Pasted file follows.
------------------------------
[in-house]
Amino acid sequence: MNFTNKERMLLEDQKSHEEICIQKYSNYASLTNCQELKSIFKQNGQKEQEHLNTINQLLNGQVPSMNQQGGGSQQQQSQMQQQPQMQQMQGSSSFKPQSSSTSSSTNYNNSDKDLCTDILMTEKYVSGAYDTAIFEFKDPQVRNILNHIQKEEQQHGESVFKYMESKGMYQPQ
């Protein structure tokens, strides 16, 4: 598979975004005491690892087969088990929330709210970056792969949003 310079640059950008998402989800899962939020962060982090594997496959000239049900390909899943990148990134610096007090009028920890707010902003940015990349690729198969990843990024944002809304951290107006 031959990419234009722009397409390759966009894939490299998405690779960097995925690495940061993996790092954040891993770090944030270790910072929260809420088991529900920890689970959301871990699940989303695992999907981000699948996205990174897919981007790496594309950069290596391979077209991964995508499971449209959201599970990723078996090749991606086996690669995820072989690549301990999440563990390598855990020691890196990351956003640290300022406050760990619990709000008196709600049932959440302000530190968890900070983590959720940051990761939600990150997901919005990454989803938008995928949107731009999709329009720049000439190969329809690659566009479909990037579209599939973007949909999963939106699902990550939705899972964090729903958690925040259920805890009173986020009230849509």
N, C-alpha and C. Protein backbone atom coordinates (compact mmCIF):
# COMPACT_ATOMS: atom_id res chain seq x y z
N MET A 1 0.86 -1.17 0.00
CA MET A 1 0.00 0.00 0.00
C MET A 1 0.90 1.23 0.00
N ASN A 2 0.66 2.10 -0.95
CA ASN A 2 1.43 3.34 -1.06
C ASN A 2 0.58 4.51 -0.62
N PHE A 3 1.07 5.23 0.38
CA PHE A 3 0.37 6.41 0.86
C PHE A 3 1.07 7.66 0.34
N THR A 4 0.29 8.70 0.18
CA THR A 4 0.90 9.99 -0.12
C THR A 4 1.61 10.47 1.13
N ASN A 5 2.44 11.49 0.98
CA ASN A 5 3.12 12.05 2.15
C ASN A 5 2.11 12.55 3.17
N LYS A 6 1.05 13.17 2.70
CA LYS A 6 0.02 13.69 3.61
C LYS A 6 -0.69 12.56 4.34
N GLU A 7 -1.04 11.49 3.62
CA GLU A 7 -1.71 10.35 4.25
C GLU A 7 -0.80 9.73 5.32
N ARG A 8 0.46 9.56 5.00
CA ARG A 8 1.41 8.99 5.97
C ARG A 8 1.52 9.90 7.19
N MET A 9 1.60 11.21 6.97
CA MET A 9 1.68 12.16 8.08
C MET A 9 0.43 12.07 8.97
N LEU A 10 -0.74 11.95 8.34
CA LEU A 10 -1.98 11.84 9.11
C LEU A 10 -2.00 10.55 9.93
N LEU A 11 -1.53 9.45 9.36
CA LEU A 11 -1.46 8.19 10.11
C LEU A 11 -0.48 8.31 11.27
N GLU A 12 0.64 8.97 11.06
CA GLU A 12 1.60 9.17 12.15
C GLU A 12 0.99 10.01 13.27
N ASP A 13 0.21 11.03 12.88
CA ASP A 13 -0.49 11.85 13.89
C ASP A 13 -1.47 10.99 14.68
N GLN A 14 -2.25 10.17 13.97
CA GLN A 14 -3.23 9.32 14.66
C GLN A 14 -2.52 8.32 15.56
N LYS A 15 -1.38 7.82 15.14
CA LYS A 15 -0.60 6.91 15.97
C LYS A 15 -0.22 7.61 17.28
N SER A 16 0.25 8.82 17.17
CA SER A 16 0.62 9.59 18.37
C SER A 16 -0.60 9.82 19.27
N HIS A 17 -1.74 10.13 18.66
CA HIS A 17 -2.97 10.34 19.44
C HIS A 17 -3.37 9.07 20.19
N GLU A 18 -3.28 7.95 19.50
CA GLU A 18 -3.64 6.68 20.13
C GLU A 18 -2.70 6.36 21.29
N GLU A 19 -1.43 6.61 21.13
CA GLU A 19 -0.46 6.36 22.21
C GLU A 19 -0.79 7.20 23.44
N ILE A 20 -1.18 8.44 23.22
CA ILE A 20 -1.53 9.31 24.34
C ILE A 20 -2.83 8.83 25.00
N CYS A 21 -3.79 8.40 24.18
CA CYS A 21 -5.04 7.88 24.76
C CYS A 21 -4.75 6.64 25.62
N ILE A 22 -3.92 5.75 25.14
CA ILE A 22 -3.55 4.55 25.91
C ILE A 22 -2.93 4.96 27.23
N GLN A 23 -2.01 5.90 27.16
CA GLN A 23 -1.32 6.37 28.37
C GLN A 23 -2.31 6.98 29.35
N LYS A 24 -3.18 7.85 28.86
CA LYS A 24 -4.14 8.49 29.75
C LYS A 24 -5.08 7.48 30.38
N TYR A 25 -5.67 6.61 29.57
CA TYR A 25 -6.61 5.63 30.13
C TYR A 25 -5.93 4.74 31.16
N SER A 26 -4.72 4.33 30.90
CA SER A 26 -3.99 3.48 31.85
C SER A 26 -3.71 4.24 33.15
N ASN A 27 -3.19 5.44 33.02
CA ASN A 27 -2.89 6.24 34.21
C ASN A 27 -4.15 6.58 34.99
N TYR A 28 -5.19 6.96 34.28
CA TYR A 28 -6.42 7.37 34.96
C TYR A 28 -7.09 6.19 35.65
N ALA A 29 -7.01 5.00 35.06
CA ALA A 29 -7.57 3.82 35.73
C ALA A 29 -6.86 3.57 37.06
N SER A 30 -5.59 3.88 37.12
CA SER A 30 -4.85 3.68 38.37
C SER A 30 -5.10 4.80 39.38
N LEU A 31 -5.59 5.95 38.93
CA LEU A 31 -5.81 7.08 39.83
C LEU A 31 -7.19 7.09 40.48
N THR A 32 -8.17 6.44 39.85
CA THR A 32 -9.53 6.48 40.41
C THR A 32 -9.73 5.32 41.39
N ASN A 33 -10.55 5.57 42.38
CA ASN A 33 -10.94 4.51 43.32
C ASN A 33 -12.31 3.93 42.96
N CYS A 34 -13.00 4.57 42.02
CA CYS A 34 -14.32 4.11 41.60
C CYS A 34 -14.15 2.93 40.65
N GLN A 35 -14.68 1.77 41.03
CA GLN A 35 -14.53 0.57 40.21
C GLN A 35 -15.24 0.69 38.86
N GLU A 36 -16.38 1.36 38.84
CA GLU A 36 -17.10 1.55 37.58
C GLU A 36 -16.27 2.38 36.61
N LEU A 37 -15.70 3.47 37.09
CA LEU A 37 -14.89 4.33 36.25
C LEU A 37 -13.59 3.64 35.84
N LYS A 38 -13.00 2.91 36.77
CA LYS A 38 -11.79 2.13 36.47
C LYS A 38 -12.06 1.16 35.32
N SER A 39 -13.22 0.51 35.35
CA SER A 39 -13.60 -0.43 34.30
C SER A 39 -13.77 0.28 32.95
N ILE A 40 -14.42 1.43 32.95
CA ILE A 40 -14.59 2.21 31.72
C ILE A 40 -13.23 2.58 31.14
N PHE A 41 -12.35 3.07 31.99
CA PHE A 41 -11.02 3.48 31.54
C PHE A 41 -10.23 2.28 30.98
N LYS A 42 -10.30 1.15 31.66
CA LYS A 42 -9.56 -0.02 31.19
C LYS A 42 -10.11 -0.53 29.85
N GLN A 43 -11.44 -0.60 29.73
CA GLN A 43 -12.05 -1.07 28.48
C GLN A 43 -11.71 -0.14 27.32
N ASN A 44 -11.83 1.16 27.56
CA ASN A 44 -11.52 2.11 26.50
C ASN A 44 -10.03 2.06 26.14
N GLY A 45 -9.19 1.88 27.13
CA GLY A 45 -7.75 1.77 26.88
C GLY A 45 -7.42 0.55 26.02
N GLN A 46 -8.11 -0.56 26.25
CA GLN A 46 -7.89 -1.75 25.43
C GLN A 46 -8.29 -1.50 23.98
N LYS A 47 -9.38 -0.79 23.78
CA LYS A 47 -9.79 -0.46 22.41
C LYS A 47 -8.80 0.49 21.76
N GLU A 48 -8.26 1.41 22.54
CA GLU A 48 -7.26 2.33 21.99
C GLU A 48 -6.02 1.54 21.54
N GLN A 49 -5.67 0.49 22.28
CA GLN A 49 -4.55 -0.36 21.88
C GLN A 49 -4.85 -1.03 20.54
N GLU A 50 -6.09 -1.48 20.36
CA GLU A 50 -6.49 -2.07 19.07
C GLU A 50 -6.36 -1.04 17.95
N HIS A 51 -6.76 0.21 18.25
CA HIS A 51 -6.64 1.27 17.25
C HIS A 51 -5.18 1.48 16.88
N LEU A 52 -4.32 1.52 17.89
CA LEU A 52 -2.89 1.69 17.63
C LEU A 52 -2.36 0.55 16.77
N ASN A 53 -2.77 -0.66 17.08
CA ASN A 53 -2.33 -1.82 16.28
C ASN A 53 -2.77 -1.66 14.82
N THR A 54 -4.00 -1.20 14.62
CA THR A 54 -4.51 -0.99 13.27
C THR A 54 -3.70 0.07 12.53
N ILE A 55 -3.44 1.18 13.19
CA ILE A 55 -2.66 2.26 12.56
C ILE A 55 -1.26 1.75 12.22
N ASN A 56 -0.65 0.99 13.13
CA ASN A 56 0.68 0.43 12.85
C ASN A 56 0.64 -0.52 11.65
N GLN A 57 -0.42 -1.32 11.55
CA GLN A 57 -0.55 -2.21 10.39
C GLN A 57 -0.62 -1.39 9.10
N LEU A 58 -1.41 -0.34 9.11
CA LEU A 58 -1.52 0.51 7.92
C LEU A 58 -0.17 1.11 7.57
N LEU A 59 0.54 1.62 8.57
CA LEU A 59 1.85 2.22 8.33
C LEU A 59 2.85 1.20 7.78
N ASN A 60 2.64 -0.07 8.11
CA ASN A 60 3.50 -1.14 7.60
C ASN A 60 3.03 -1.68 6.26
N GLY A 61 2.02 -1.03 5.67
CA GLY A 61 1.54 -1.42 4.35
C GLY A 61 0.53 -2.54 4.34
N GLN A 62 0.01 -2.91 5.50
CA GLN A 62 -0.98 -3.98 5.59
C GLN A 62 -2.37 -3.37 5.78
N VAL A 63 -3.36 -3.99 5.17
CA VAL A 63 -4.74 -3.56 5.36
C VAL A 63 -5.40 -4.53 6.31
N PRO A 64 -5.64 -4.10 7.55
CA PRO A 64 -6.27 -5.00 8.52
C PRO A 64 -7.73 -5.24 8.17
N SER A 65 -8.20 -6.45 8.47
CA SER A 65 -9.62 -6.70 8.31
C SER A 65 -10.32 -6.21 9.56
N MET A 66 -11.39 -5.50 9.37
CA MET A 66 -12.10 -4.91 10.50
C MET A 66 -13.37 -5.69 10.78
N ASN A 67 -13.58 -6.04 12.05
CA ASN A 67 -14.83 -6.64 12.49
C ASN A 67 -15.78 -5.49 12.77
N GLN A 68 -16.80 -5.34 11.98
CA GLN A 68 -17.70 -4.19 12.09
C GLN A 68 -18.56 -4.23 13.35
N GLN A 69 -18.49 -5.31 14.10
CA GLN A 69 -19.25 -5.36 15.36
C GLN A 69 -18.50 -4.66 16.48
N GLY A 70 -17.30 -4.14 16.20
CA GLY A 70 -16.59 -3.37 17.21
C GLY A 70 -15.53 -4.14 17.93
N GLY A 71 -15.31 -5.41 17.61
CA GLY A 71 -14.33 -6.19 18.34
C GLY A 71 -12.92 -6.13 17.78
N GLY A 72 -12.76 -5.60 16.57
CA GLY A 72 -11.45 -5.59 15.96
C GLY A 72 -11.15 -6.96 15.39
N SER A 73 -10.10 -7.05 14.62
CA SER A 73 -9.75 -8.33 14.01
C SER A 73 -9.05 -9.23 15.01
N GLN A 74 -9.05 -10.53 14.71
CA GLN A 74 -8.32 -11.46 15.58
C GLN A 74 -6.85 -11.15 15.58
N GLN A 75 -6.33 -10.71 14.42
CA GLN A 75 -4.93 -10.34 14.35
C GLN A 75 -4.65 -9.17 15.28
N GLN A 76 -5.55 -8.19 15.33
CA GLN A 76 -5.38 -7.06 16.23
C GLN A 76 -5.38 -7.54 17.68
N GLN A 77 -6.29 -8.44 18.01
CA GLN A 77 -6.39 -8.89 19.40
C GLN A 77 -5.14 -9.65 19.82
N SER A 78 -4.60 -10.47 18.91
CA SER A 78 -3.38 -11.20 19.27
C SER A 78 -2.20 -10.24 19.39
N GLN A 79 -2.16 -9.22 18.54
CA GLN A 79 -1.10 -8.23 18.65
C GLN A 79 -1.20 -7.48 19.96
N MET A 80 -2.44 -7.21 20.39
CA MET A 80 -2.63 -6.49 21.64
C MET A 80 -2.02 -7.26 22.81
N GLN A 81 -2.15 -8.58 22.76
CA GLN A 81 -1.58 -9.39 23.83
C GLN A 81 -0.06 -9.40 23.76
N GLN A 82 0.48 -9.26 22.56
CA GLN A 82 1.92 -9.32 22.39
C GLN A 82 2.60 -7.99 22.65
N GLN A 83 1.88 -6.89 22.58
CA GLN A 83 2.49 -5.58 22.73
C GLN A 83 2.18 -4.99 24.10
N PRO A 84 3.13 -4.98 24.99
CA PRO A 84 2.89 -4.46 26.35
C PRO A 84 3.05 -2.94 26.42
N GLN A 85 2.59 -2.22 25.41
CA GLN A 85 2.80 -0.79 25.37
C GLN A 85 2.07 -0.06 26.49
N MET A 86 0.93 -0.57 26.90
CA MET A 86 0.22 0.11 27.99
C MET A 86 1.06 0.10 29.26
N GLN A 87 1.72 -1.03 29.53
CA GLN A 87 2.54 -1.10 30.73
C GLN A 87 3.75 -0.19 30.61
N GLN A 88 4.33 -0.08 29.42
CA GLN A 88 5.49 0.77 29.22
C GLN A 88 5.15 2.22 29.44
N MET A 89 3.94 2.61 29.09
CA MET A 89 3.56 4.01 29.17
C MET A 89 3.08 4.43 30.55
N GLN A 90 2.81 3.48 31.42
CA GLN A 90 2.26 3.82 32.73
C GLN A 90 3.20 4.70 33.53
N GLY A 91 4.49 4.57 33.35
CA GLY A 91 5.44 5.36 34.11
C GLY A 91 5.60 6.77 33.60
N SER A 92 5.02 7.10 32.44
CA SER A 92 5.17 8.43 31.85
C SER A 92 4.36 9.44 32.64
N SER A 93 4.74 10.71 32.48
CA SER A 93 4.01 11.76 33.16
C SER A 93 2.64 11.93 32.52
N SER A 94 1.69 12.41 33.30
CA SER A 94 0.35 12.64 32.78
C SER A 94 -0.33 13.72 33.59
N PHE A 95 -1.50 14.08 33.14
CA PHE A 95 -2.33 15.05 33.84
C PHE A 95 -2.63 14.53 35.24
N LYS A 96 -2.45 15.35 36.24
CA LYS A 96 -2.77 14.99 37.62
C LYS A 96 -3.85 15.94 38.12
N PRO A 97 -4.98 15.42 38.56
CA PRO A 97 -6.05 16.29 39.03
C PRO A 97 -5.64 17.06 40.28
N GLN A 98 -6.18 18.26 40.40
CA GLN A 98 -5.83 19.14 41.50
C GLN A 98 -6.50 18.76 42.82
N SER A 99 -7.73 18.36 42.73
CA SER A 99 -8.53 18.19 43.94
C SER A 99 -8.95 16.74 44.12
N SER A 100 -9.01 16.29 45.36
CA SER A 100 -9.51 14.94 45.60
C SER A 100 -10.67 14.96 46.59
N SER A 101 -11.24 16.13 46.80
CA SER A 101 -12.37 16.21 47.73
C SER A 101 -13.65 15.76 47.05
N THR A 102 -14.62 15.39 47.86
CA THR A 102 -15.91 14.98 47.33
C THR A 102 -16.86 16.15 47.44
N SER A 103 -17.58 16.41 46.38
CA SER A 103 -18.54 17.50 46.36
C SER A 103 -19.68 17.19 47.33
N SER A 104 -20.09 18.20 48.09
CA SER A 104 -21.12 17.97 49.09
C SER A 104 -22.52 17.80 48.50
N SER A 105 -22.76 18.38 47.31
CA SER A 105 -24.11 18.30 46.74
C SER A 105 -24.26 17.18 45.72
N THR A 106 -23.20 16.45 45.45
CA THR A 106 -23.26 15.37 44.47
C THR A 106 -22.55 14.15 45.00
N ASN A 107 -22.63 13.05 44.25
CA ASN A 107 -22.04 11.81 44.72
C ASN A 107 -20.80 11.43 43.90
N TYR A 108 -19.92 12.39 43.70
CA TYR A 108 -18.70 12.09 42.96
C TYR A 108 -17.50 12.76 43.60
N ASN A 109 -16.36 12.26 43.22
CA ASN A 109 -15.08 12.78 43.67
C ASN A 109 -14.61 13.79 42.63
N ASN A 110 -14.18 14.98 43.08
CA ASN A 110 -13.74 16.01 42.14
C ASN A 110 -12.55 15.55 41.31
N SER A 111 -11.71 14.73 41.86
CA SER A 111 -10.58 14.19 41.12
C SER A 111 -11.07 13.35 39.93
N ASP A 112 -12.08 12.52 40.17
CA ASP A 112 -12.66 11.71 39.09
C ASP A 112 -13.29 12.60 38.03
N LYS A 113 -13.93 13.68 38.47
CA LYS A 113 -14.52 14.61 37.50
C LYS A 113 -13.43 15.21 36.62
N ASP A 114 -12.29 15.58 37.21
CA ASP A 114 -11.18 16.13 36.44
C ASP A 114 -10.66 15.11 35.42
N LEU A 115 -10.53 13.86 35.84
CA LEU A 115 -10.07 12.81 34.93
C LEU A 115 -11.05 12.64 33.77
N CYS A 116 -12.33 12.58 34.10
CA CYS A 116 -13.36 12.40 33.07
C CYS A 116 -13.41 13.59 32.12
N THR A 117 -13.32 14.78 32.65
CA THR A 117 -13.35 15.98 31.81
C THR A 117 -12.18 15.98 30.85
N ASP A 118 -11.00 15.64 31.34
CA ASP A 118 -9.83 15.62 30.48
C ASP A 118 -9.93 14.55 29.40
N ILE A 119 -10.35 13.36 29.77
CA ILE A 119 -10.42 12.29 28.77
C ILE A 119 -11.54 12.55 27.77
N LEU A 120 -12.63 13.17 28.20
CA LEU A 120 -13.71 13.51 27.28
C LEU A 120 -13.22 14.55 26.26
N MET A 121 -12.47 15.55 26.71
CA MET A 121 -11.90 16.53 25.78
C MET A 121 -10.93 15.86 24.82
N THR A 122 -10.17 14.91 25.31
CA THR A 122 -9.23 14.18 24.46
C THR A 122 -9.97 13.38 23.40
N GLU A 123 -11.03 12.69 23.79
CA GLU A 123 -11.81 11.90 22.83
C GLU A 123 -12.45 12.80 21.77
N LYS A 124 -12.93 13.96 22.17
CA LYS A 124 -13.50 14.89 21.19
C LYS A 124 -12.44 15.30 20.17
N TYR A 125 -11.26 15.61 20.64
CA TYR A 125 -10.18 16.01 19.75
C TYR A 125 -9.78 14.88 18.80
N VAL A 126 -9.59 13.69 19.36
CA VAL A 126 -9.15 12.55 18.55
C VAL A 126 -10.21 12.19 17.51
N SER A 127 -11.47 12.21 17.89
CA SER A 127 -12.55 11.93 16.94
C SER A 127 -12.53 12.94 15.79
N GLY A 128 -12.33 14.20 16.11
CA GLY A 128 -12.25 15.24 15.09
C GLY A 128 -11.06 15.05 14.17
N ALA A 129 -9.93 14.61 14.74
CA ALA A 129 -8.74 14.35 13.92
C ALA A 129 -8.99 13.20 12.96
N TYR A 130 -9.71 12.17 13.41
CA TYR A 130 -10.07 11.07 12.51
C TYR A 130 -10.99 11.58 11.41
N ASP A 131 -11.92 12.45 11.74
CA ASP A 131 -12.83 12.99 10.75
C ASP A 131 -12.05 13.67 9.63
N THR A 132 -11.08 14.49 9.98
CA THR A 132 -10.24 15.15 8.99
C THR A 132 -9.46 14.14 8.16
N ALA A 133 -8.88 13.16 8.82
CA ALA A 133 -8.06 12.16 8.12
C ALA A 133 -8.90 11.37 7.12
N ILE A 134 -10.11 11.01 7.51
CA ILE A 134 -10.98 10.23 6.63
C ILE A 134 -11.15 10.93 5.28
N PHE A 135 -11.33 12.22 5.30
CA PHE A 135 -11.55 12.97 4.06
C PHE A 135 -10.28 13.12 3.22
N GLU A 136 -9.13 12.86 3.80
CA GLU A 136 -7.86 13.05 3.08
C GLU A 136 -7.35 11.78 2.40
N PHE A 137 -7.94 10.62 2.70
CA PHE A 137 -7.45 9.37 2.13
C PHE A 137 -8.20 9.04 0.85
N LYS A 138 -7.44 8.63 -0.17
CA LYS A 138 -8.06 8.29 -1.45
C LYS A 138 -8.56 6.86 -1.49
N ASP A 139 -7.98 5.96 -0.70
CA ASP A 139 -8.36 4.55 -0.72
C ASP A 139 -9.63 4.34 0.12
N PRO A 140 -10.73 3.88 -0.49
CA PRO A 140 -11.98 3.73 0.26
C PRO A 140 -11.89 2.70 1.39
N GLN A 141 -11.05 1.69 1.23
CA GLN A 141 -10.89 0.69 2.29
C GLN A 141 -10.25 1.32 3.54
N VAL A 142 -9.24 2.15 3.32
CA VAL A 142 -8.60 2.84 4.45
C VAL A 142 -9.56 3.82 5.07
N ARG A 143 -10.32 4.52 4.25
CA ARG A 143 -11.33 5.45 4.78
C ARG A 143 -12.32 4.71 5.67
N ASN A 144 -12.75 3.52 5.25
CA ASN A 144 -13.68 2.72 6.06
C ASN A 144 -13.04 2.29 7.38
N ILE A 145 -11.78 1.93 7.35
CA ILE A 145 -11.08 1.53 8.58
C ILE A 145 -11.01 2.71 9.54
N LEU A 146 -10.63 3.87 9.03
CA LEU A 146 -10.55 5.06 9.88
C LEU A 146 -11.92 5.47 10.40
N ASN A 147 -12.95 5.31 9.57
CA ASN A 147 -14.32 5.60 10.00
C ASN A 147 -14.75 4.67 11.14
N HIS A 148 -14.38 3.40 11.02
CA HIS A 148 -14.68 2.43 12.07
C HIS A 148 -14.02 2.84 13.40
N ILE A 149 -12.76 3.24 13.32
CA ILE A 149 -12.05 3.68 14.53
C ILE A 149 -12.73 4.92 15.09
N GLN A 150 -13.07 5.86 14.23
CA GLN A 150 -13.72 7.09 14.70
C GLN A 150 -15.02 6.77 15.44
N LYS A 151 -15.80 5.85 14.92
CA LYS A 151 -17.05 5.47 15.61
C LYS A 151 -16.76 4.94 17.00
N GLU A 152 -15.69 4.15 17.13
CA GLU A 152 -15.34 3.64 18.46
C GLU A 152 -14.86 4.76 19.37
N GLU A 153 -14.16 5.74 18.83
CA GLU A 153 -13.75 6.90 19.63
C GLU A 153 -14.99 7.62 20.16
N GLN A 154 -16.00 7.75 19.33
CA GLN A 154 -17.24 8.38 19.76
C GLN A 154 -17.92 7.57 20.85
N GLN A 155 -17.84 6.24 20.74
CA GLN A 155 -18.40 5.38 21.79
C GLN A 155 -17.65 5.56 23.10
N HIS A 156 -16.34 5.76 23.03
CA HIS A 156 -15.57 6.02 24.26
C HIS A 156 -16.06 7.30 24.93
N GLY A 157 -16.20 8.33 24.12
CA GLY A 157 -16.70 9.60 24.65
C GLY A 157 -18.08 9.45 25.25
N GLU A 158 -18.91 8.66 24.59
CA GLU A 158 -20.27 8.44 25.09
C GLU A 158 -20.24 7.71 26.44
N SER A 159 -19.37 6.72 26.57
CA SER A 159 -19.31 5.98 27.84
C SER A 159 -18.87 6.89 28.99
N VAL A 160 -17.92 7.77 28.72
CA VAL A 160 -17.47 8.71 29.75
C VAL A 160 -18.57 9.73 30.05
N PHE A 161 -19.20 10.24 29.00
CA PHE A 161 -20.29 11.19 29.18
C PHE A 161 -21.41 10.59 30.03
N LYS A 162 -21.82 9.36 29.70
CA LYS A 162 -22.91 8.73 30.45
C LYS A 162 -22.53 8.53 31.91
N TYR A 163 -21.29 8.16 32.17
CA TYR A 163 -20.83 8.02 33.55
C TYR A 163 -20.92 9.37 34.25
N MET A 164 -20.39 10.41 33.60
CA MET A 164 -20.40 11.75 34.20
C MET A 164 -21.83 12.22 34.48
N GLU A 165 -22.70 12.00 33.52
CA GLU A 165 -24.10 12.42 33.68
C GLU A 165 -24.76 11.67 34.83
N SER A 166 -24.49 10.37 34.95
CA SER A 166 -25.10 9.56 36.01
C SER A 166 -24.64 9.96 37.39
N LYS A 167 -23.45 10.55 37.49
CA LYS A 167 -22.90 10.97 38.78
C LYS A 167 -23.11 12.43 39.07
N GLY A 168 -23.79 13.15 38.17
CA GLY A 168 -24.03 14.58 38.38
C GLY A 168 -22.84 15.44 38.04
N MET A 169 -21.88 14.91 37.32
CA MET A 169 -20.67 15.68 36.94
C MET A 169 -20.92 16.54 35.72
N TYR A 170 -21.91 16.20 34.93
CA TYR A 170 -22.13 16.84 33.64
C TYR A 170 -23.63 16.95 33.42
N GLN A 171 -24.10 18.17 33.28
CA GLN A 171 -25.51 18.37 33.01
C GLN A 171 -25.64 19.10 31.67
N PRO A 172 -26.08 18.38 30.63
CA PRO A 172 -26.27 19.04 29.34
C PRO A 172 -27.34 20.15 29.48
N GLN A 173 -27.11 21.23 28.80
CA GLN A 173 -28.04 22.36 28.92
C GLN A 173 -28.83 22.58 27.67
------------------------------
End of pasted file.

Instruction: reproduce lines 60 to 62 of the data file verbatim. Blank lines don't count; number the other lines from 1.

N GLU A 19 -1.43 6.61 21.13
CA GLU A 19 -0.46 6.36 22.21
C GLU A 19 -0.79 7.20 23.44